In the Tarantula Nebula, the massive stars are carving deep cavities in the surrounding material by unleashing a torrent of ultraviolet light, which is winnowing away at the enveloping hydrogen gas cloud in which the stars were born. Besides sculpting the gaseous terrain, the brilliant stars may be triggering a new generation of offspring. When the ultraviolet radiation hits dense walls of gas, it creates shocks, which may generate a new wave of star birth. In fact, scientists believe that a shock wave from a nearby supernova may have caused the cloud of gas and dust that the Sun formed within to collapse, leading to the creation of our solar system. If correct, that means we owe our lives to the violent death of a massive neighboring star.

This 2011 image is one of the largest mosaics ever assembled from Hubble exposures and includes observations taken by Hubble’s Wide Field Camera 3 and Advanced Camera for Surveys. The colors trace different elements in the hot gas that dominates the image, with red signifying hydrogen and blue representing oxygen.

The Tarantula Nebula was first recorded by astronomer Nicolas-Louis de Lacaille in 1751. Though it is located a staggering 170,000 light-years away, the Tarantula Nebula has a magnitude of 4, making it visible to the unaided eye and a spectacular target for binoculars. Through medium and large telescopes, the nebula's spider-like structure becomes apparent. To get the best view of the Tarantula, visit a dark-sky site in the Southern Hemisphere around the beginning of the year and look for it within the bounds of the Large Magellanic Cloud, located in the constellation Dorado.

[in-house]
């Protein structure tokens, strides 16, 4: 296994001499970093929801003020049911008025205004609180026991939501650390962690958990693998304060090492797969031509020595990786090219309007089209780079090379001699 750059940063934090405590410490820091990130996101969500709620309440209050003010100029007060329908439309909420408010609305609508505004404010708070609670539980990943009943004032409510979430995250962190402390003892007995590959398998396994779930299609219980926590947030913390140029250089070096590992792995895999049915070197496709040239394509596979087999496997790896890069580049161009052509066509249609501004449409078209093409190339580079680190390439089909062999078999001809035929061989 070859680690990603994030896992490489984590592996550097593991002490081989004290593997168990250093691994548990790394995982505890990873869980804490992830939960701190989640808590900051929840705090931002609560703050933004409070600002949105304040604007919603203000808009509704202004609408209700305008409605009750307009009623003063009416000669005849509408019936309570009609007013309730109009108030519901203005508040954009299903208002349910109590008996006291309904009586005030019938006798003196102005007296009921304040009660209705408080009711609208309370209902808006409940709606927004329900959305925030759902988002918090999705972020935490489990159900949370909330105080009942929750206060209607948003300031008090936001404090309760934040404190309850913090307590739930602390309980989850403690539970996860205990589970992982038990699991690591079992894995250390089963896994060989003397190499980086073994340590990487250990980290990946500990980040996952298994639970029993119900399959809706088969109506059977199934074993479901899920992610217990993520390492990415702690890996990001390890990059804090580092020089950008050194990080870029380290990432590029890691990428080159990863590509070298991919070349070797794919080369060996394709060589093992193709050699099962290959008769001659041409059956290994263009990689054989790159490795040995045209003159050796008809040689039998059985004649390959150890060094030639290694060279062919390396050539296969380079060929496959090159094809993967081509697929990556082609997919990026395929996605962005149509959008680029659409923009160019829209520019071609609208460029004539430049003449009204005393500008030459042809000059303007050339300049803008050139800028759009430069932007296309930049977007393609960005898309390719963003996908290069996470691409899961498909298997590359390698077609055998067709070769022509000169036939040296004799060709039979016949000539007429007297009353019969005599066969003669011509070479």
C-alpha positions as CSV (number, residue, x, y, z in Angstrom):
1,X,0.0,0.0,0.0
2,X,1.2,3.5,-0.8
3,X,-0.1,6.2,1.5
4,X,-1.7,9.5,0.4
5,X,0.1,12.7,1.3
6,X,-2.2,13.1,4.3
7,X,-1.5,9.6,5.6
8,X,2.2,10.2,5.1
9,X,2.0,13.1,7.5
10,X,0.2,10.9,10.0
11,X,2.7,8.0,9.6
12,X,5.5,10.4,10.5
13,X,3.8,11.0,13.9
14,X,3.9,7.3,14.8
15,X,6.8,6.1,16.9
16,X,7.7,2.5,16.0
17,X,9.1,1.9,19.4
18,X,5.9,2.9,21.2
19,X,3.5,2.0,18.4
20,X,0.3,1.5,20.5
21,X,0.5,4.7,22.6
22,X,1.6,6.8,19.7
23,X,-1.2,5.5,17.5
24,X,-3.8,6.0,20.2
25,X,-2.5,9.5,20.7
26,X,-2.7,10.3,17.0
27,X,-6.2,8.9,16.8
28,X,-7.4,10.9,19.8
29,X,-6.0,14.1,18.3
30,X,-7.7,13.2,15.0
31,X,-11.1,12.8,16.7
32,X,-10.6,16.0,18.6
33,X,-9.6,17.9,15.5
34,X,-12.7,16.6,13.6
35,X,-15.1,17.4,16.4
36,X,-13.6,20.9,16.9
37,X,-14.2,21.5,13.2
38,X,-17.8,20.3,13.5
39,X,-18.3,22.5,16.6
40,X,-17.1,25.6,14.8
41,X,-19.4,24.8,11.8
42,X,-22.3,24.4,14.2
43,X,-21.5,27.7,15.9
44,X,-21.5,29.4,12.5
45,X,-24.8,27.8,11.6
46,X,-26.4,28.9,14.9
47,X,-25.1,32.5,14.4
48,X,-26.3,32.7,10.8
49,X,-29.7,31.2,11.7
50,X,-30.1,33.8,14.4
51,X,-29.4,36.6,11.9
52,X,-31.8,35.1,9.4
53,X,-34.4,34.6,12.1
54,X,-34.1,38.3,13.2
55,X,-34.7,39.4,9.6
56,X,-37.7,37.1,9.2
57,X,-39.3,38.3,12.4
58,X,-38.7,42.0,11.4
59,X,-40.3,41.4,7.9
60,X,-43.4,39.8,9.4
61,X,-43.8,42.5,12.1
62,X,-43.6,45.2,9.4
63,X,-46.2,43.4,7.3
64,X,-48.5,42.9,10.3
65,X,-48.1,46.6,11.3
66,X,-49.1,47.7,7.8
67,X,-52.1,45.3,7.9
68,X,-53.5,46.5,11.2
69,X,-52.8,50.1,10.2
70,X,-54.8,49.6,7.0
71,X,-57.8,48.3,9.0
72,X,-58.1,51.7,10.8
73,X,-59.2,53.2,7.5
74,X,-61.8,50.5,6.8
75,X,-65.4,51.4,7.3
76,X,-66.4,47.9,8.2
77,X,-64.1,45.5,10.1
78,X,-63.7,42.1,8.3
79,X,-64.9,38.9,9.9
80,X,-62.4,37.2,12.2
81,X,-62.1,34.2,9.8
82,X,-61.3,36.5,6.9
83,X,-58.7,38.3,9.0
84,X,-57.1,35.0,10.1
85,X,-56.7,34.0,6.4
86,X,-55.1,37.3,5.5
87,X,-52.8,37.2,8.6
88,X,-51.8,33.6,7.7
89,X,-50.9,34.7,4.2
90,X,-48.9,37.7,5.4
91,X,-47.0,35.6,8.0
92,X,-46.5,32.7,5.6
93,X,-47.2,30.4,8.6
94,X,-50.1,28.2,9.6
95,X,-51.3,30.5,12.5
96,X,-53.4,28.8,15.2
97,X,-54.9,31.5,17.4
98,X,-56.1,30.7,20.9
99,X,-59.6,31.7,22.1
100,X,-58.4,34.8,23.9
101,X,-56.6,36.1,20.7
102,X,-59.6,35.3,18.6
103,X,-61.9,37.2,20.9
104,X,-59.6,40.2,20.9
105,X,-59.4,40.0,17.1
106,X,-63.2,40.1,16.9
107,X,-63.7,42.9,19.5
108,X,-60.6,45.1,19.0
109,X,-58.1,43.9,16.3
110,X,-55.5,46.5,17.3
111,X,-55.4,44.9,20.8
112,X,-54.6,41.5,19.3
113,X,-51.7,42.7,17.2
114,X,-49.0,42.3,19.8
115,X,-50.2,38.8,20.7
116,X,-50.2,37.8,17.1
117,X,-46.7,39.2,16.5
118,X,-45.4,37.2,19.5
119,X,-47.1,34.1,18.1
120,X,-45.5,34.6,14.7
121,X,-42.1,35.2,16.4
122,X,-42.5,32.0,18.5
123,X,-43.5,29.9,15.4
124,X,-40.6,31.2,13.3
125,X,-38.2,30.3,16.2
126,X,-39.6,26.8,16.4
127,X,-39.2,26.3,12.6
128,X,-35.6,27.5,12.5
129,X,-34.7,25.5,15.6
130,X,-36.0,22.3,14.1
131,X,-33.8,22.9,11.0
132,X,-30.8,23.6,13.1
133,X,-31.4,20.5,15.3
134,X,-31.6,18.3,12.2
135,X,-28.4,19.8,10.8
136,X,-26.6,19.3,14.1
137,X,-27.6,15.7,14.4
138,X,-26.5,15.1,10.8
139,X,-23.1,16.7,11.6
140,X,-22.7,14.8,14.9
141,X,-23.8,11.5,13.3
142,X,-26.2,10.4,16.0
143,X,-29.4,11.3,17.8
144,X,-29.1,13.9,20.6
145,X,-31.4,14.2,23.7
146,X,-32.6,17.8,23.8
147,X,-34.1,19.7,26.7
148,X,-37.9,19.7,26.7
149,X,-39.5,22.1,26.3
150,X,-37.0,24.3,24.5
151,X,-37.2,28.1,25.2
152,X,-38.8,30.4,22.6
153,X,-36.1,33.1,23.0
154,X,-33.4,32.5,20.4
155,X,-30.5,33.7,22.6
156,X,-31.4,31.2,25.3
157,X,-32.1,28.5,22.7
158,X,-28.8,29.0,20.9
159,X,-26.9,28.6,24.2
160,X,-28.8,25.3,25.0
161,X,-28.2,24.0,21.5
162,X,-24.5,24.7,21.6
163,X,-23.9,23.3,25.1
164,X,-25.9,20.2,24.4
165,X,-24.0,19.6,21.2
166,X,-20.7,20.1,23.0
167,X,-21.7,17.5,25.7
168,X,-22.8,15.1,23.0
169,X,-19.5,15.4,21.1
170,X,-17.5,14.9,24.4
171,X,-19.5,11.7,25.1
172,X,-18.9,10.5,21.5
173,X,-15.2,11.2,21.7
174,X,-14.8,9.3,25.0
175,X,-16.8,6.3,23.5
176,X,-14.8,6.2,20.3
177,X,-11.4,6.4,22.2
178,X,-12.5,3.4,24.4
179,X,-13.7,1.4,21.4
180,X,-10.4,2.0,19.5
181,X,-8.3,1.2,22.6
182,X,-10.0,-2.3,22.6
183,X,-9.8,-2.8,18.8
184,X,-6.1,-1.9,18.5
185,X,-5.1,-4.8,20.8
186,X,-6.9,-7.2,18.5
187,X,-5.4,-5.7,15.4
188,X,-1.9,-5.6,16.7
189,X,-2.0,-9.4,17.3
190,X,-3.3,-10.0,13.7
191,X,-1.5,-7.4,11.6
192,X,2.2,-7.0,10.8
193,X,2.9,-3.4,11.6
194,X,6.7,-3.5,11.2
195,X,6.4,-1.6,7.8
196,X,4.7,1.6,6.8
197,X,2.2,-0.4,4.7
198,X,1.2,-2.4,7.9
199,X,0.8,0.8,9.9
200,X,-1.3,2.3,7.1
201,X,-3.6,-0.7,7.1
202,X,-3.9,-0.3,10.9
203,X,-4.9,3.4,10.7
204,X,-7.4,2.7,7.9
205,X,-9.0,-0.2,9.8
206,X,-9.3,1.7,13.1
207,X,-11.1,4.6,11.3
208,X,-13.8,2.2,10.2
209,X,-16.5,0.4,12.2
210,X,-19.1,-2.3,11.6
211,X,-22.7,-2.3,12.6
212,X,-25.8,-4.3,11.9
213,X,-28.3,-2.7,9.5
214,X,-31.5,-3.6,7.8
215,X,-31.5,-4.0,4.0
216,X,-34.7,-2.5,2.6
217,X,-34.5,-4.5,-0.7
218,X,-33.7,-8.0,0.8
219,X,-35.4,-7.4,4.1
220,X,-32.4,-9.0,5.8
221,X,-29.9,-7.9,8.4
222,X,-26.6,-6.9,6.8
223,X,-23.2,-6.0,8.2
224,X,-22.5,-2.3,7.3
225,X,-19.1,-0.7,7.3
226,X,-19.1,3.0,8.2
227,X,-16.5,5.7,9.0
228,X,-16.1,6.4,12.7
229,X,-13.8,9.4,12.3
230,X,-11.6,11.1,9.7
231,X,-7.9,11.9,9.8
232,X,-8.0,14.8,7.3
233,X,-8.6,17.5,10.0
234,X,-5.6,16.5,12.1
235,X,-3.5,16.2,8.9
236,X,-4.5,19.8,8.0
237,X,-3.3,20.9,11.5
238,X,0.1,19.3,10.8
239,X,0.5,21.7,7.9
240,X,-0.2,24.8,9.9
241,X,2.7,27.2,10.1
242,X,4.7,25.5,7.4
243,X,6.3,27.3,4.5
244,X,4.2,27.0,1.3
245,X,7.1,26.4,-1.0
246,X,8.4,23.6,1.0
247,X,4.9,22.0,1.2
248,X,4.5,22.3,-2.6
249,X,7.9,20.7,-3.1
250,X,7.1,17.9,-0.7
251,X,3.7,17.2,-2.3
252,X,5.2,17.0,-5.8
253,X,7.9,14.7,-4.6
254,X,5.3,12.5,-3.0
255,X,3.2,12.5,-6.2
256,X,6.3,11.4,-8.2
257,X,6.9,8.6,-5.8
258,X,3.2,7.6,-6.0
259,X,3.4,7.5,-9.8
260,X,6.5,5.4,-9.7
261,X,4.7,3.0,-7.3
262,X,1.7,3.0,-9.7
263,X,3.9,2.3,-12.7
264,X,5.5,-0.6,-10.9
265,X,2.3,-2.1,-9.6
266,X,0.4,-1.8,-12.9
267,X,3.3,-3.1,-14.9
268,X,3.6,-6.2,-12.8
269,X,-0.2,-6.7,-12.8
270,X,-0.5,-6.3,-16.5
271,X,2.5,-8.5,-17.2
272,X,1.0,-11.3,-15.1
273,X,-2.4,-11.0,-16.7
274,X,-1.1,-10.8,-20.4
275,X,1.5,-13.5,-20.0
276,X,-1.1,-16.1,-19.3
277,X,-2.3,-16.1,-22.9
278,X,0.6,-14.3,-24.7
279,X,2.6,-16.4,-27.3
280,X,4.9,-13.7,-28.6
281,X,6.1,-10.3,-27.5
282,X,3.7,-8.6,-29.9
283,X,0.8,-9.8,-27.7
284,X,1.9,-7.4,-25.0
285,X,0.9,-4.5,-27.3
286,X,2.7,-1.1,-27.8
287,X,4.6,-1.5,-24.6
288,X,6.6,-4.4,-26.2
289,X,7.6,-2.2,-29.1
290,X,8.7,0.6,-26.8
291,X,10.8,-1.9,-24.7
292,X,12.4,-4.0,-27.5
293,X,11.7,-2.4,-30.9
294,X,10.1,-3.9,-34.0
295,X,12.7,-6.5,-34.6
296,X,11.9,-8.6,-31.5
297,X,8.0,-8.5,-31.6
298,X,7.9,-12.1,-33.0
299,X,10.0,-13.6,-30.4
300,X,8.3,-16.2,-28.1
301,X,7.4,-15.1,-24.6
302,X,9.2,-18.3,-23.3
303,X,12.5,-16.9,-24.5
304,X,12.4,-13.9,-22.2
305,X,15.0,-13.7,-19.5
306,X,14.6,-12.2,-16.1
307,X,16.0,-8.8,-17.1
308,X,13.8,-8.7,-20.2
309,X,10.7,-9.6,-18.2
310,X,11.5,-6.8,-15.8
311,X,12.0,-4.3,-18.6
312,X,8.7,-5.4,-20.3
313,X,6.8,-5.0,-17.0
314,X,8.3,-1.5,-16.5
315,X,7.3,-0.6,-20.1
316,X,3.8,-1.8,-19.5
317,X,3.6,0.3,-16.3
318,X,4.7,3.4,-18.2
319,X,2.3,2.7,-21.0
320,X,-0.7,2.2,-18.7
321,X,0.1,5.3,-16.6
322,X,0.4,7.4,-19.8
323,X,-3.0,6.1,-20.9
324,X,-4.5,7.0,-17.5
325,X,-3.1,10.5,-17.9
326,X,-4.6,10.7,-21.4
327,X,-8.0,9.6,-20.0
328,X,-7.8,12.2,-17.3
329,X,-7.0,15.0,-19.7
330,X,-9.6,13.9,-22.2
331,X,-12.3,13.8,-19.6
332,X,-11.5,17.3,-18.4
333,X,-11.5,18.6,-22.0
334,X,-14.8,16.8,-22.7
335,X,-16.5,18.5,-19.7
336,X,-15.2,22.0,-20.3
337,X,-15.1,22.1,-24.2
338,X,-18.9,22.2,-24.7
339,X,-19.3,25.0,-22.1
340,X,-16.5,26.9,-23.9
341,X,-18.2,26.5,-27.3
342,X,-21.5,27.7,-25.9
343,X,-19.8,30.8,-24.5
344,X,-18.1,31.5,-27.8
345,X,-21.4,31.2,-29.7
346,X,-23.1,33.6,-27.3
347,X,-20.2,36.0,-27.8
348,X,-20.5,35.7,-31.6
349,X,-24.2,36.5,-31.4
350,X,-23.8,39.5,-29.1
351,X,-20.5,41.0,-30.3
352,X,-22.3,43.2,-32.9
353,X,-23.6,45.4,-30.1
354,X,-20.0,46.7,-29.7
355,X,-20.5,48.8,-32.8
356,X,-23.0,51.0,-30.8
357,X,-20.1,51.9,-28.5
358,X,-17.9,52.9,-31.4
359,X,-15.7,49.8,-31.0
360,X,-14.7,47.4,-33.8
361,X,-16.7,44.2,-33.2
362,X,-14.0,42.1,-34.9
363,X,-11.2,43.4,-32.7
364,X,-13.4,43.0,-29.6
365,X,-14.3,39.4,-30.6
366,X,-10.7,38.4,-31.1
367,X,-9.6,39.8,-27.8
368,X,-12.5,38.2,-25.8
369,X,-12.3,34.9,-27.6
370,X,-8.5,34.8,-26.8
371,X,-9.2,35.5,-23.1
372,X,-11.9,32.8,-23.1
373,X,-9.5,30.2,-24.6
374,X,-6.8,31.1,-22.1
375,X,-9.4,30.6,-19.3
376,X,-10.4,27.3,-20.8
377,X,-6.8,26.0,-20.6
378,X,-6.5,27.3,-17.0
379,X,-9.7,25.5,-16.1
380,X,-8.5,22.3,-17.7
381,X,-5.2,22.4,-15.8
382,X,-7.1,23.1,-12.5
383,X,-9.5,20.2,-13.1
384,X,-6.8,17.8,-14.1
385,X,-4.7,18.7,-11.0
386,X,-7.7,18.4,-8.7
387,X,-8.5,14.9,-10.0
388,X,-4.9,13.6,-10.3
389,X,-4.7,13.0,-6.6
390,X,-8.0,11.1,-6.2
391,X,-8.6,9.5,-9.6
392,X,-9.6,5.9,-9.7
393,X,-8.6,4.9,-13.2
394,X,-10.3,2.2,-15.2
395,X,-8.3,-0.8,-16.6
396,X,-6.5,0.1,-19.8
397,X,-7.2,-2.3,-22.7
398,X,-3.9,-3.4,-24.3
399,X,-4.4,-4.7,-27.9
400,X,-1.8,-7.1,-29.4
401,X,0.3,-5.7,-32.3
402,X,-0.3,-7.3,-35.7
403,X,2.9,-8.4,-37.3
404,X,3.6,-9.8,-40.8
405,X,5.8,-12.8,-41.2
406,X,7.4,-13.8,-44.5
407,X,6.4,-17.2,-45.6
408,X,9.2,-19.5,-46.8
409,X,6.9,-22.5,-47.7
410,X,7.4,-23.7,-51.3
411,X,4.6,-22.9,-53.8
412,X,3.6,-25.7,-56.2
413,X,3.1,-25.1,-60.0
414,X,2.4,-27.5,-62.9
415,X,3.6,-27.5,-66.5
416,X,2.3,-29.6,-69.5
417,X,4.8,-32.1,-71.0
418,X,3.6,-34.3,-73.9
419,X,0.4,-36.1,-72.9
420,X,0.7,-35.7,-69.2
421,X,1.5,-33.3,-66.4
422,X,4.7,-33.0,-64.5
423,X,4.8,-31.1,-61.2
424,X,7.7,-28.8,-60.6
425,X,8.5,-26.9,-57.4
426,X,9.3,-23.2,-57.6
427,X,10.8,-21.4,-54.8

Orange-white and bluish-white stars litter the black background.  Light blue cloud wisps and thicker white clouds across the bottom half of the image.
This Hubble image, taken with the Wide Field and Planetary Camera 2, shows both the spindly, spidery filaments of gas that inspired the Tarantula Nebula’s name, as well as the intriguing structure of “bubbles” forming the so-called Honeycomb Nebula (lower left).
ESA/Hubble & NASA; Acknowledgments: Judy Schmidt (Geckzilla)
Hubble Caldwell  Hubble Caldwell 101 Star Chart  Line drawings of constellations pinpoint the location of Caldwell 103.
This star chart for Caldwell 103 represents the view from mid-southern latitudes for the given month and time.
Image courtesy of Stellarium


Dwarf Galaxy - A small, faint galaxy with only millions to a few billion stars.

Magnitude - The brightness of an astronomical object, represented by a number; bright objects have low numbers on the magnitude scale, while dim objects have high numbers.

Nebula - An interstellar cloud of dust and gas; either a location where new stars are being forged or a cloud of material ejected into space by a dying star.

Supernova - The explosion of a massive star at the end its life, which ejects material into space and causes the star to temporarily brighten in our sky.

Explore Hubble's Caldwell Catalog

The following pages contain some of Hubble’s best images of Caldwell objects.

Stars with four diffraction spikes dot the scene against a black backdrop.

Caldwell 1

Also known as NGC 188, this group of stars formed from a large cloud of gas making the stars roughly…

Red cloud of dust with a bright white star in the center of it. Lots of reddish and orangish stars in the background.

Caldwell 2

This shell of gas is expanding outward, away from the dying star within.

Large grouping of bright white, blue and red stars. Lightly colored blue dust surrounds the stars.

Caldwell 3

This barred spiral galaxy was first spotted by British astronomer William Herschel in April 1793 in the constellation Draco.